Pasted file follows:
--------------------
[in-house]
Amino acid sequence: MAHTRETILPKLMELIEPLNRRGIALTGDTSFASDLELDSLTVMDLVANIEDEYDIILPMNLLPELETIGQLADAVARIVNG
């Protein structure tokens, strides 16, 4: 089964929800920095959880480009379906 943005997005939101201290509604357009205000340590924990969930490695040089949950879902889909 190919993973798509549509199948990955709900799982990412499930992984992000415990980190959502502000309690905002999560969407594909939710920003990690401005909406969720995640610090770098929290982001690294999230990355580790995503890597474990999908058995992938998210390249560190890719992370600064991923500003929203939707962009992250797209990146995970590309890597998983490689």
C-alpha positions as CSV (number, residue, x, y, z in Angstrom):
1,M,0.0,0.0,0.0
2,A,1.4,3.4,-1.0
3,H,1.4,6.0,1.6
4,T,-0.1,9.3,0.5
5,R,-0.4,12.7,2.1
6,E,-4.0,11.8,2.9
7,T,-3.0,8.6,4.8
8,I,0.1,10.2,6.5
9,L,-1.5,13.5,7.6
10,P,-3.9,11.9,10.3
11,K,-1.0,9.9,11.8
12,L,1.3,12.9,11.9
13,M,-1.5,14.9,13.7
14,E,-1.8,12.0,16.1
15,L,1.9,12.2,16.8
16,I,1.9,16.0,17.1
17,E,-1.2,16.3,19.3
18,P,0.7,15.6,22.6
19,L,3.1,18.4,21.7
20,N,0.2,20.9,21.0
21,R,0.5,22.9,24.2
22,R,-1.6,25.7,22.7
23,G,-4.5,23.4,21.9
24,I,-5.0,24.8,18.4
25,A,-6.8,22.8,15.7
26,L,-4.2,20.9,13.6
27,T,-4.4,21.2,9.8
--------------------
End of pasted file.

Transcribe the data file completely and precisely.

[in-house]
Amino acid sequence: MAHTRETILPKLMELIEPLNRRGIALTGDTSFASDLELDSLTVMDLVANIEDEYDIILPMNLLPELETIGQLADAVARIVNG
């Protein structure tokens, strides 16, 4: 089964929800920095959880480009379906 943005997005939101201290509604357009205000340590924990969930490695040089949950879902889909 190919993973798509549509199948990955709900799982990412499930992984992000415990980190959502502000309690905002999560969407594909939710920003990690401005909406969720995640610090770098929290982001690294999230990355580790995503890597474990999908058995992938998210390249560190890719992370600064991923500003929203939707962009992250797209990146995970590309890597998983490689």
C-alpha positions as CSV (number, residue, x, y, z in Angstrom):
1,M,0.0,0.0,0.0
2,A,1.4,3.4,-1.0
3,H,1.4,6.0,1.6
4,T,-0.1,9.3,0.5
5,R,-0.4,12.7,2.1
6,E,-4.0,11.8,2.9
7,T,-3.0,8.6,4.8
8,I,0.1,10.2,6.5
9,L,-1.5,13.5,7.6
10,P,-3.9,11.9,10.3
11,K,-1.0,9.9,11.8
12,L,1.3,12.9,11.9
13,M,-1.5,14.9,13.7
14,E,-1.8,12.0,16.1
15,L,1.9,12.2,16.8
16,I,1.9,16.0,17.1
17,E,-1.2,16.3,19.3
18,P,0.7,15.6,22.6
19,L,3.1,18.4,21.7
20,N,0.2,20.9,21.0
21,R,0.5,22.9,24.2
22,R,-1.6,25.7,22.7
23,G,-4.5,23.4,21.9
24,I,-5.0,24.8,18.4
25,A,-6.8,22.8,15.7
26,L,-4.2,20.9,13.6
27,T,-4.4,21.2,9.8